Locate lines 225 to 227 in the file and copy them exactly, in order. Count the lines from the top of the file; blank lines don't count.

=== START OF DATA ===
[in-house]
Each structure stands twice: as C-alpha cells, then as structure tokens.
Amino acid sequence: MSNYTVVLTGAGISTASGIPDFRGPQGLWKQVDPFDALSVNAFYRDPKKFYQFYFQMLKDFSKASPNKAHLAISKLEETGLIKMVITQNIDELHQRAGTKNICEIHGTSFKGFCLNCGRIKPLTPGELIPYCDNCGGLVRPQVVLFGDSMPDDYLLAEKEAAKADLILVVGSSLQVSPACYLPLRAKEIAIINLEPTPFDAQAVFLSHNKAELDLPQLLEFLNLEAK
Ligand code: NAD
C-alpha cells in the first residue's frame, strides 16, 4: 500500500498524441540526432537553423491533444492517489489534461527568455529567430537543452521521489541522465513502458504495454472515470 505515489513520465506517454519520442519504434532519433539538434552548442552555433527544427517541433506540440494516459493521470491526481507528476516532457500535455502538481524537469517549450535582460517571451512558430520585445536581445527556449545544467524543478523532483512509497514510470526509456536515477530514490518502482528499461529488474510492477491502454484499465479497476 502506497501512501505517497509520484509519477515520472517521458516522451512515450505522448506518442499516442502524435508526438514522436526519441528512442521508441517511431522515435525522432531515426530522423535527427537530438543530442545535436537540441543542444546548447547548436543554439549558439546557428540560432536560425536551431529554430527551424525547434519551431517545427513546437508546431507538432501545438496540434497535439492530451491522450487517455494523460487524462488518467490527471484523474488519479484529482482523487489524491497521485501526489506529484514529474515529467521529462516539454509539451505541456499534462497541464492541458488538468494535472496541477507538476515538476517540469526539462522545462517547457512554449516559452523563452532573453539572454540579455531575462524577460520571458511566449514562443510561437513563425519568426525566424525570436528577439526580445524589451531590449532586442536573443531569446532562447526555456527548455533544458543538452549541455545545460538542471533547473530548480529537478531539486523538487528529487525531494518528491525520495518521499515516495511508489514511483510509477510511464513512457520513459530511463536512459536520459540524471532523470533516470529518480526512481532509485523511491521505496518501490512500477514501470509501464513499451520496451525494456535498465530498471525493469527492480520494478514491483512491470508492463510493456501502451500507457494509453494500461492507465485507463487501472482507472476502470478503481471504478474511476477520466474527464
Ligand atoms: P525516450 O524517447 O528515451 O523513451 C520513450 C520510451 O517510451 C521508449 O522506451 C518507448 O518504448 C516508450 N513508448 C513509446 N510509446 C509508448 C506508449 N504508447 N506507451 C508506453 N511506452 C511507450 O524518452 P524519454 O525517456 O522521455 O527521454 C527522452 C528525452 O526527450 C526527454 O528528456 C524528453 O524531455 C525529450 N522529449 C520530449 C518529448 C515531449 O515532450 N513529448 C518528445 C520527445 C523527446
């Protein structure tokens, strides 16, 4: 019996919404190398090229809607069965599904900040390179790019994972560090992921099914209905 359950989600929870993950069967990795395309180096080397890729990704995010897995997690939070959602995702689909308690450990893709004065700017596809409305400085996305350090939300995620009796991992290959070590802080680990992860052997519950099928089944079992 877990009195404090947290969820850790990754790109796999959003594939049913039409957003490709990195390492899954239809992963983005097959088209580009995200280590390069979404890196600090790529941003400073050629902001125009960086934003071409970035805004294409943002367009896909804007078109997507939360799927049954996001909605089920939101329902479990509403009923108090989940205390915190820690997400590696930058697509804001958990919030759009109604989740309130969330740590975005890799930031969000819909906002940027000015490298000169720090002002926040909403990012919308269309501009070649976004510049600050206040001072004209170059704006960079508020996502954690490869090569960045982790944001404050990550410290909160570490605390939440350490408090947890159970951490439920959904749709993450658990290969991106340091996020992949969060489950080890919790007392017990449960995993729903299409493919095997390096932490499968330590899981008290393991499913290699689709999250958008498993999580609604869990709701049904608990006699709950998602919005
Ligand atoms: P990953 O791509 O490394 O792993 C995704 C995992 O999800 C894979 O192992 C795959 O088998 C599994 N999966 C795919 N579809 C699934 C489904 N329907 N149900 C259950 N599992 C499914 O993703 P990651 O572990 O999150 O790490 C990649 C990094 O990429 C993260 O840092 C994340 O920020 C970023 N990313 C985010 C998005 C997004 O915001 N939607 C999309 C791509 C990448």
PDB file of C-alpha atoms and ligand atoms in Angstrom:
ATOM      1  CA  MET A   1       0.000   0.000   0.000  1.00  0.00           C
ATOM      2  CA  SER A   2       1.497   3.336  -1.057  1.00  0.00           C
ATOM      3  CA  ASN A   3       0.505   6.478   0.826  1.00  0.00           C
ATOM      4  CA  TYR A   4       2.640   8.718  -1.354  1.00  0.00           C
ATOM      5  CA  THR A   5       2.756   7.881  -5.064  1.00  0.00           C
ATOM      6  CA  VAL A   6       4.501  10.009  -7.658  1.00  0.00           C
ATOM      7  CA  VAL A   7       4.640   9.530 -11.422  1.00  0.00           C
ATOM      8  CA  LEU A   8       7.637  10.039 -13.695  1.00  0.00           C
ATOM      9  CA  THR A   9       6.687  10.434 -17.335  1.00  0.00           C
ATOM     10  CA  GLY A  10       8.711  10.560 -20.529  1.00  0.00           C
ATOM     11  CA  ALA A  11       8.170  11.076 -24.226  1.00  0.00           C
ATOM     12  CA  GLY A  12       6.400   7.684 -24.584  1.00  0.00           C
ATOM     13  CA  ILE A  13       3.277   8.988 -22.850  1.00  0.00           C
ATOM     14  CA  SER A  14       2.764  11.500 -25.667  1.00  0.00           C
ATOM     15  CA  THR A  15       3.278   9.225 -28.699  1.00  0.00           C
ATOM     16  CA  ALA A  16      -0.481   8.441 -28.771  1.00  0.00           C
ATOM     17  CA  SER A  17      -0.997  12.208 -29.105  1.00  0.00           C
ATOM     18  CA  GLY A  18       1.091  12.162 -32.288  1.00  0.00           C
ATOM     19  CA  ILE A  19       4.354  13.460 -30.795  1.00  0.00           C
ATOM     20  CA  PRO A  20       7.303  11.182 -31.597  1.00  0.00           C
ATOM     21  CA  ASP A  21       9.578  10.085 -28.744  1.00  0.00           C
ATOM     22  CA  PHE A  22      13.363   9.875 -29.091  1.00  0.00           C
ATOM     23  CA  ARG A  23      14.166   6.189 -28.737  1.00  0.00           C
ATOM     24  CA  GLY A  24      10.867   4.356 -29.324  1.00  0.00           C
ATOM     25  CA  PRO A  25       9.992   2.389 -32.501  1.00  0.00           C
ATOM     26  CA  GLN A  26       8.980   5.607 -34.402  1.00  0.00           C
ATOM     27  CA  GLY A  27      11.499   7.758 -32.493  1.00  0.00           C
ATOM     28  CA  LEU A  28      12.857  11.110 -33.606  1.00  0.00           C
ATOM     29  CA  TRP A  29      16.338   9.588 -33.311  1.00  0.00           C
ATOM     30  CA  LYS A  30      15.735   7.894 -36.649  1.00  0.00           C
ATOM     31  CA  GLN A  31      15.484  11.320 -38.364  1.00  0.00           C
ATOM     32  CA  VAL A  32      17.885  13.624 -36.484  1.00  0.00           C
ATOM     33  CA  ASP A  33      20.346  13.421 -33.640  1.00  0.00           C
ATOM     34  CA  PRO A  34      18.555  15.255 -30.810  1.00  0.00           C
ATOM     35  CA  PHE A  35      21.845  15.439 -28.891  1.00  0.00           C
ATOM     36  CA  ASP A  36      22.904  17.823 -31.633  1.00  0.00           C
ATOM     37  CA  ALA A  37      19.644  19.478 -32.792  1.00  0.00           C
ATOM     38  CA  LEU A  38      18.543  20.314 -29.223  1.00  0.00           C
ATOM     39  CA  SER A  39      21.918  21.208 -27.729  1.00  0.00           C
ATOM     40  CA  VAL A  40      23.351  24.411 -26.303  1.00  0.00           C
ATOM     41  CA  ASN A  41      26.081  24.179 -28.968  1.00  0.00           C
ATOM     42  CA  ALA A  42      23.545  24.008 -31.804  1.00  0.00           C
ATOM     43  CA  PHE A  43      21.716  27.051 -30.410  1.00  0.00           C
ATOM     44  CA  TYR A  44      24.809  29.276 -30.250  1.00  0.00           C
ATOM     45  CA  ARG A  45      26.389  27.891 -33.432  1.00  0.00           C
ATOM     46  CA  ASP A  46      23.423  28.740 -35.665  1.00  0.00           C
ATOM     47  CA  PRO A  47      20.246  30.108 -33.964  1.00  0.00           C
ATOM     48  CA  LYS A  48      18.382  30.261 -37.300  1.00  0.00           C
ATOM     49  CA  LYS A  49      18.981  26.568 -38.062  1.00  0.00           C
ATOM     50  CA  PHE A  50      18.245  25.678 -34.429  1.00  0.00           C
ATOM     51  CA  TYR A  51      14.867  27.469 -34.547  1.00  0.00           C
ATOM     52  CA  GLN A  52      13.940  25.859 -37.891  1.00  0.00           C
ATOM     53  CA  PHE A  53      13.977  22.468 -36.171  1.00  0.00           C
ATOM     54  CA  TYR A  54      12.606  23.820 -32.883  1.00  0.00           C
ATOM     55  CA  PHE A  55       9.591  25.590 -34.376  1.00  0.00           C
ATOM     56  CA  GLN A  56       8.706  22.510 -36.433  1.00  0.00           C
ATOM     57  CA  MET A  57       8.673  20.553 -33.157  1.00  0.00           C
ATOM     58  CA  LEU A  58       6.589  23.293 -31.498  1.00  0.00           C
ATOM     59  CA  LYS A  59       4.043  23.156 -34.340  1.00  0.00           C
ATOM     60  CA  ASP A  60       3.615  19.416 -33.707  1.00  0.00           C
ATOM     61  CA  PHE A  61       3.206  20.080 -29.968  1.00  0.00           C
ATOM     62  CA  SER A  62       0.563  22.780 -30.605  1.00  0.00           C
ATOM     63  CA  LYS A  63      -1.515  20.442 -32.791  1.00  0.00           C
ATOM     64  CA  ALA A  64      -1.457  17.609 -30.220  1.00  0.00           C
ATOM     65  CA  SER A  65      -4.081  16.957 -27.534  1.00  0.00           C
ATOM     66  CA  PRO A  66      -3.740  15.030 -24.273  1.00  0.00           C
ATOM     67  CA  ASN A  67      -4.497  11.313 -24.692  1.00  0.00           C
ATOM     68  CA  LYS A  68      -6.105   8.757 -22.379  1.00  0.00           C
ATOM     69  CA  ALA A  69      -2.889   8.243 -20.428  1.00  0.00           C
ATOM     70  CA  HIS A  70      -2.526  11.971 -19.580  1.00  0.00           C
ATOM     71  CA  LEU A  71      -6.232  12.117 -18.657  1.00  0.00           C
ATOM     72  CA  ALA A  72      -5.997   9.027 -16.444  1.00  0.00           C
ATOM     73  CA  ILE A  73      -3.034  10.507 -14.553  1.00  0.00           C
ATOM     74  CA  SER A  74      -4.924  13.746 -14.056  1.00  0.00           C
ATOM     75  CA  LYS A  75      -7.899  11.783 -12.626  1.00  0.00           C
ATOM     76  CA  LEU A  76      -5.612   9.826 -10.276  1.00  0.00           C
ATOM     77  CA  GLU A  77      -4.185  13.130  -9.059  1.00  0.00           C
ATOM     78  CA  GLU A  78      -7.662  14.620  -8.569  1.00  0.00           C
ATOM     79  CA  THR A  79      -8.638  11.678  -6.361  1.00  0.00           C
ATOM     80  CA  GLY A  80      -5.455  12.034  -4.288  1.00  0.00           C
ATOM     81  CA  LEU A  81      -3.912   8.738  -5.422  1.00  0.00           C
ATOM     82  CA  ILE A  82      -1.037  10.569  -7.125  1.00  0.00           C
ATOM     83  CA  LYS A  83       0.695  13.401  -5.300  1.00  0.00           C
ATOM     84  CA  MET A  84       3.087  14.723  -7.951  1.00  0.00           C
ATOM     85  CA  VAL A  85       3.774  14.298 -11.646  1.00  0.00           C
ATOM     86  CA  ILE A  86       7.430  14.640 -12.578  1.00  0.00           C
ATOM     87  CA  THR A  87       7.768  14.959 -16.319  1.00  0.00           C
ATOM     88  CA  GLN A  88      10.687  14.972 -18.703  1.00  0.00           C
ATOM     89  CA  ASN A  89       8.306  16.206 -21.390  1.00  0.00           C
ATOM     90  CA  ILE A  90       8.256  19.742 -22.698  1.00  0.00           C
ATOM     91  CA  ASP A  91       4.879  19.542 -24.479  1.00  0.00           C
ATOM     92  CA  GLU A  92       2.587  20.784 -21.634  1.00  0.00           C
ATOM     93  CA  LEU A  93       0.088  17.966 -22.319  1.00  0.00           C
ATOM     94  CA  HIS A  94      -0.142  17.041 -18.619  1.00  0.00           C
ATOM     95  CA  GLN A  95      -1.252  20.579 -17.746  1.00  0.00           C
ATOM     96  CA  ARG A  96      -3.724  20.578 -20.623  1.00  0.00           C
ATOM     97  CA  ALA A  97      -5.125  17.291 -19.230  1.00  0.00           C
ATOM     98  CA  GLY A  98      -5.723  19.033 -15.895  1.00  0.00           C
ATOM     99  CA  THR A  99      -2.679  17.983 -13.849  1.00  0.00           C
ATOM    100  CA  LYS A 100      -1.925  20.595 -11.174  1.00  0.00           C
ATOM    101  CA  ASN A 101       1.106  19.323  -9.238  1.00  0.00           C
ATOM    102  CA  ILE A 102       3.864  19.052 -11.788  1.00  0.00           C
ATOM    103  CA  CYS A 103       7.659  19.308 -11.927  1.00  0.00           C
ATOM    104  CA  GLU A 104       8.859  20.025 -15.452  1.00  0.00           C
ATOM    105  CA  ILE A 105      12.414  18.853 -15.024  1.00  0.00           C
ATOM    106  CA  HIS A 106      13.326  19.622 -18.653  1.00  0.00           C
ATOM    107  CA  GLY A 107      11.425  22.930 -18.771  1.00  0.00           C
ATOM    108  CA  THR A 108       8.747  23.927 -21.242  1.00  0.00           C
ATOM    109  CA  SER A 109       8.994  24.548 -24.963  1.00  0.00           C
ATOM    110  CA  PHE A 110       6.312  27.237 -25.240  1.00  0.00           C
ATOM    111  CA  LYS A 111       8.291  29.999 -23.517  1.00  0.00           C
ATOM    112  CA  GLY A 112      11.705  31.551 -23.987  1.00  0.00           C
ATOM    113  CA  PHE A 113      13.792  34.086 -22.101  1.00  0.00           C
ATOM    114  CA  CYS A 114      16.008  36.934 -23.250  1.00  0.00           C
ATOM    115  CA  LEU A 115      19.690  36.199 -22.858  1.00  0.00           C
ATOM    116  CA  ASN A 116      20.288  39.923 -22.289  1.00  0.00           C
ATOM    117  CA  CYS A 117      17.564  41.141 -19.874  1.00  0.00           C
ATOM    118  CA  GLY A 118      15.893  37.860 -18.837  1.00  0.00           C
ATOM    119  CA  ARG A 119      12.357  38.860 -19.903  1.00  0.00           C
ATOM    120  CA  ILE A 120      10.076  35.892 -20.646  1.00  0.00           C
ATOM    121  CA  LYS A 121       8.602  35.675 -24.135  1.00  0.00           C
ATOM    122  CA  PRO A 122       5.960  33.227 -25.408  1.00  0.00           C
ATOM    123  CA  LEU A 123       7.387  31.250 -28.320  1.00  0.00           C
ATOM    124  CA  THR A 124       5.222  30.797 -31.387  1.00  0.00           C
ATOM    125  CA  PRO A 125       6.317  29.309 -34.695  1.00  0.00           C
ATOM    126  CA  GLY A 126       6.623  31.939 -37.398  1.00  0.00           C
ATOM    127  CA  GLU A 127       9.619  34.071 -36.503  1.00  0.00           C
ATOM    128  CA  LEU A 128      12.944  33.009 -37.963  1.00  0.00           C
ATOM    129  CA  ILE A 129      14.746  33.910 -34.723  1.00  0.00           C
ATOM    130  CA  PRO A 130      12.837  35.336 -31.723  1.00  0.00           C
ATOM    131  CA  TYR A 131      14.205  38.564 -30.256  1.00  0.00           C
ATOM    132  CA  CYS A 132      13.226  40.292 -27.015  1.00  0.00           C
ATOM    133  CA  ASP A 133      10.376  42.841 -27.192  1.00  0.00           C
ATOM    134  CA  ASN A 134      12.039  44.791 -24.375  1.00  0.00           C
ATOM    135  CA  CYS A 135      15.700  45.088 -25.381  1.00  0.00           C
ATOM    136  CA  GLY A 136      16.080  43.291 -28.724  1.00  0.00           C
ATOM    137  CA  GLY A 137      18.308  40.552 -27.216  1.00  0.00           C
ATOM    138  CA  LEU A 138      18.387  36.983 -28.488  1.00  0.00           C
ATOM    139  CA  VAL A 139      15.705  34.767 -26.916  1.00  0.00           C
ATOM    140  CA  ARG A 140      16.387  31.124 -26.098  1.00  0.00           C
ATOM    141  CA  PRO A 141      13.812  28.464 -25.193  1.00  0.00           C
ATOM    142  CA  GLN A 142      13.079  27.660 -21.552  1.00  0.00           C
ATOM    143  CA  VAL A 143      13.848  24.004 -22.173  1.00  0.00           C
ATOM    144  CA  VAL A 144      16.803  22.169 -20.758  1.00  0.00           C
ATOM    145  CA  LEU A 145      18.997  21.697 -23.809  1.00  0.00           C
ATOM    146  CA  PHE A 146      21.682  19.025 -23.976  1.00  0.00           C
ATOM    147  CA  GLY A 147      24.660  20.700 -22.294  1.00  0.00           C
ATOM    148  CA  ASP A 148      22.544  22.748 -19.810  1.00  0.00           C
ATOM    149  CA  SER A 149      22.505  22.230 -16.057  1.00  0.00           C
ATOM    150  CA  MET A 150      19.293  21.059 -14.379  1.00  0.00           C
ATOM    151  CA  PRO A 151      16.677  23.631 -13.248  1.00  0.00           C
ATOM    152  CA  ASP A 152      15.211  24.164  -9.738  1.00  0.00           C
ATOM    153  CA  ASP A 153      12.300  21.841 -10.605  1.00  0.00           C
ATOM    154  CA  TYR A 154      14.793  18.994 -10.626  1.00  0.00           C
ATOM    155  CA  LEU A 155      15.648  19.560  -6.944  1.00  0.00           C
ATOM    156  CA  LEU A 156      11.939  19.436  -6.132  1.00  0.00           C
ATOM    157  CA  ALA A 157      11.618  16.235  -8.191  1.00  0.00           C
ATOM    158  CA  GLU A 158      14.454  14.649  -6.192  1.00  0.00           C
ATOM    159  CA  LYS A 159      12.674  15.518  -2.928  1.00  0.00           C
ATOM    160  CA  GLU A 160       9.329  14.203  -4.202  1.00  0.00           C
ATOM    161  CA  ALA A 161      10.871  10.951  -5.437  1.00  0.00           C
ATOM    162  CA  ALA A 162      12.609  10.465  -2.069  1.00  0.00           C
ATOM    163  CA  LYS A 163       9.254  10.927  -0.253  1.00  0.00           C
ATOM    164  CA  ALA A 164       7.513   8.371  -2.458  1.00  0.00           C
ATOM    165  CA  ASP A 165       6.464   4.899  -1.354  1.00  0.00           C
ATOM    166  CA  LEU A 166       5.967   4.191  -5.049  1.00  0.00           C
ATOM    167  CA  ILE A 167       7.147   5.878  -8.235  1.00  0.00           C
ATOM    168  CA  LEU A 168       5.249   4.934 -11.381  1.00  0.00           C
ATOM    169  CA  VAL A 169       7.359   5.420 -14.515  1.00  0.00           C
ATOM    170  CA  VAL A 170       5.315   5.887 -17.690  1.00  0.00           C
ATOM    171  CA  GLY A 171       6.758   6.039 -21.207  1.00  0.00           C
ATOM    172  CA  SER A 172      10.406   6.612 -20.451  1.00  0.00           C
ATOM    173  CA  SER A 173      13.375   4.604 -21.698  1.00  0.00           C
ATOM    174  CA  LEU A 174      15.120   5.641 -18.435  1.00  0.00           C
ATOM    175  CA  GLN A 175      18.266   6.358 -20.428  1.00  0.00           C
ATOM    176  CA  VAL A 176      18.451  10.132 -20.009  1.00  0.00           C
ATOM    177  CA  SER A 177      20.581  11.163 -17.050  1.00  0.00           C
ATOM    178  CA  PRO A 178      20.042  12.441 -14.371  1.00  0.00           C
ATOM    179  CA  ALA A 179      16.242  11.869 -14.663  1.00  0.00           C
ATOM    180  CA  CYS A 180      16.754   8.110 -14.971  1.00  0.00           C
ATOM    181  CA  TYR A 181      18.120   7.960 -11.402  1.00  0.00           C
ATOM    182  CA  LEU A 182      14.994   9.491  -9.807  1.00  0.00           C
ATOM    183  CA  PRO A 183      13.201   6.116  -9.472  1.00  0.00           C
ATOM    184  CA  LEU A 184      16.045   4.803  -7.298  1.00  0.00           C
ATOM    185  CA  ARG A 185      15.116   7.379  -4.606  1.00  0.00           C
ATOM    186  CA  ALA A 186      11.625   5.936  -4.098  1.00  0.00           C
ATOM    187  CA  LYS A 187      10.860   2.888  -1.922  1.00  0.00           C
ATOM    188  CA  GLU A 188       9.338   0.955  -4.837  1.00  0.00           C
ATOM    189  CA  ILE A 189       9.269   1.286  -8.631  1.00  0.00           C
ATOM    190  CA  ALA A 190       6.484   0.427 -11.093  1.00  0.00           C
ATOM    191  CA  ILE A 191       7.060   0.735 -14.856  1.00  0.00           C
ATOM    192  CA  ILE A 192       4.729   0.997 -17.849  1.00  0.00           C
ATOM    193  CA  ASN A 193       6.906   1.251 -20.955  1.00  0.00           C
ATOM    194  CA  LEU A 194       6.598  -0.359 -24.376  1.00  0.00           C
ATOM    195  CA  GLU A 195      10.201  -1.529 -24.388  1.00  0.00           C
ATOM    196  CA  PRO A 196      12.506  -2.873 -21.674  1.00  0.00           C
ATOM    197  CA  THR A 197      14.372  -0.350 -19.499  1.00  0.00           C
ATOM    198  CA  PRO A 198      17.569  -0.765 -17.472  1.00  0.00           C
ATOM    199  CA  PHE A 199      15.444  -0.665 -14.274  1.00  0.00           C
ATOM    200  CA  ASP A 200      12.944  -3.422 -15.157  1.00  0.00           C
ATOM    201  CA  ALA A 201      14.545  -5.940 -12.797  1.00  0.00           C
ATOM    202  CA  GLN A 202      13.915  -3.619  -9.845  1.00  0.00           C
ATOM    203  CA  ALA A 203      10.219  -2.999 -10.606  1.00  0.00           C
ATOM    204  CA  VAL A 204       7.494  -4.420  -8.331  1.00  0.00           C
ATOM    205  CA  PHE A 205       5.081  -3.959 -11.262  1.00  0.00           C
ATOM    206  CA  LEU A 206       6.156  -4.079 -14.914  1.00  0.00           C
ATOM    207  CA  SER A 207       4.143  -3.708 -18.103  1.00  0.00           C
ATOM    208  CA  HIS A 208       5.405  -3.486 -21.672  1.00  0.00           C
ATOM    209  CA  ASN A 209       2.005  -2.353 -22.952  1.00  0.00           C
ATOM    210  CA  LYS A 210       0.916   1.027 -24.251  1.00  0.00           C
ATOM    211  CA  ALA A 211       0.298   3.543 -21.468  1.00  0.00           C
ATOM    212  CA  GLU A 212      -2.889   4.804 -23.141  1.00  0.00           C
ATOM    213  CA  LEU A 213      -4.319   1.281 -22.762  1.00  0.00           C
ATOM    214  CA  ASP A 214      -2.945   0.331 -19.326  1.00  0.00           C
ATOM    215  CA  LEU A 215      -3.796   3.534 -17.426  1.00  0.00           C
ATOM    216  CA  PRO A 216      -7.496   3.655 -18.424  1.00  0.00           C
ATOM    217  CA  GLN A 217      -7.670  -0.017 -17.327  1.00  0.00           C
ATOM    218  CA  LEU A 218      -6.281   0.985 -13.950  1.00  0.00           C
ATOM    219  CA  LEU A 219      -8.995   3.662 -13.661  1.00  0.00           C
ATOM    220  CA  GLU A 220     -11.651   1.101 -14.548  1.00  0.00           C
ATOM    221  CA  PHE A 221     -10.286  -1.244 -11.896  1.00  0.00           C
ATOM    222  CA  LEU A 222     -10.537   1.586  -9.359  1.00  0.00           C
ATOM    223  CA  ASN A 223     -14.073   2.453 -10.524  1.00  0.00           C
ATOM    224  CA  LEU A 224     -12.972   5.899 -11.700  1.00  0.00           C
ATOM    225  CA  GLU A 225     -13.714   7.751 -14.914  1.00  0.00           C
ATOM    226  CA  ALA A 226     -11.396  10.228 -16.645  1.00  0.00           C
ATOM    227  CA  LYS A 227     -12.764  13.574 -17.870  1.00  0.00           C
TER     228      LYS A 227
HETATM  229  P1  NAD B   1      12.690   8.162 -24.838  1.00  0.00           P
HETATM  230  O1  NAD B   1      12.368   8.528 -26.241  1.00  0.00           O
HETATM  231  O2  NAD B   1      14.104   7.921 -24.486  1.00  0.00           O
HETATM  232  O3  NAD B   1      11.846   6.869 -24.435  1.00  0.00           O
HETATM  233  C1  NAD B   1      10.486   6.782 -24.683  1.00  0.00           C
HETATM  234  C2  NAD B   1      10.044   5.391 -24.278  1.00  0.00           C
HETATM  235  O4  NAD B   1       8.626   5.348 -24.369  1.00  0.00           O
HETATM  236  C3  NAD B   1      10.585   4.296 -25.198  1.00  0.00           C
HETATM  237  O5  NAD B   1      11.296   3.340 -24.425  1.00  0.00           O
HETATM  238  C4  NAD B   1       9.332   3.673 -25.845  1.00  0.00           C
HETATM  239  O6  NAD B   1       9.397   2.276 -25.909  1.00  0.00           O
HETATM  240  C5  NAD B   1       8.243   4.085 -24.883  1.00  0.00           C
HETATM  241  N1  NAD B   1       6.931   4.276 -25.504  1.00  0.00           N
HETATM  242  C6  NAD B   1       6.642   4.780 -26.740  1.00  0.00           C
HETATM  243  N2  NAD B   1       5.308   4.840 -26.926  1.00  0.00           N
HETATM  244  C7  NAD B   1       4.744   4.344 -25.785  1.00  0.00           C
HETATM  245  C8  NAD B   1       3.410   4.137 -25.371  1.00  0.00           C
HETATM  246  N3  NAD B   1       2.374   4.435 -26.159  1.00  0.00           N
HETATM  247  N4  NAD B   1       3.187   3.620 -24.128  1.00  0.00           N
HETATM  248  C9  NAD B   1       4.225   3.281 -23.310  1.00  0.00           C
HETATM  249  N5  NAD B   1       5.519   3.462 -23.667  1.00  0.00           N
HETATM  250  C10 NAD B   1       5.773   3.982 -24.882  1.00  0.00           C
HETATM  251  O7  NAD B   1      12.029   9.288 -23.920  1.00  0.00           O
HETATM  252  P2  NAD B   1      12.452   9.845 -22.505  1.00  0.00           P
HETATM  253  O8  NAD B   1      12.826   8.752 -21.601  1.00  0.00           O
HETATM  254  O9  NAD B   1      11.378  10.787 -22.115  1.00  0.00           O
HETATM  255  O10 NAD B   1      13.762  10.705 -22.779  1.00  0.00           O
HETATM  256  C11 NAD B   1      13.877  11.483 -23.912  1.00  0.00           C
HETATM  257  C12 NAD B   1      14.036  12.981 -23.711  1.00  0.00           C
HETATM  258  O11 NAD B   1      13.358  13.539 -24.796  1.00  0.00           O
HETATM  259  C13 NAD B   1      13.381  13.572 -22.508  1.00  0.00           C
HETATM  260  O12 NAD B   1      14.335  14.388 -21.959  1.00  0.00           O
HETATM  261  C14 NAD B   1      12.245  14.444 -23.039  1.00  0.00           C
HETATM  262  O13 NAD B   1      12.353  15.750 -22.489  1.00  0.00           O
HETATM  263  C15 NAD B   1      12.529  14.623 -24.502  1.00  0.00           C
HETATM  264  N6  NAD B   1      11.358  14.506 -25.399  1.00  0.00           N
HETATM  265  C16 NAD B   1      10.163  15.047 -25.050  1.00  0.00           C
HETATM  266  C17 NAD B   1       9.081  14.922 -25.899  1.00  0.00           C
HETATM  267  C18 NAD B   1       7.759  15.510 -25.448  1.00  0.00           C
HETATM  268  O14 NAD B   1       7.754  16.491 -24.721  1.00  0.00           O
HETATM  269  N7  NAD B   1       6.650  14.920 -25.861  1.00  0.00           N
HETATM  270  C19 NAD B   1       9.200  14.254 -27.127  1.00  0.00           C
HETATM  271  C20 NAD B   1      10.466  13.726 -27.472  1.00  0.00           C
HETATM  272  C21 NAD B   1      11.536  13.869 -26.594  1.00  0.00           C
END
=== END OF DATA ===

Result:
ATOM    216  CA  PRO A 216      -7.496   3.655 -18.424  1.00  0.00           C
ATOM    217  CA  GLN A 217      -7.670  -0.017 -17.327  1.00  0.00           C
ATOM    218  CA  LEU A 218      -6.281   0.985 -13.950  1.00  0.00           C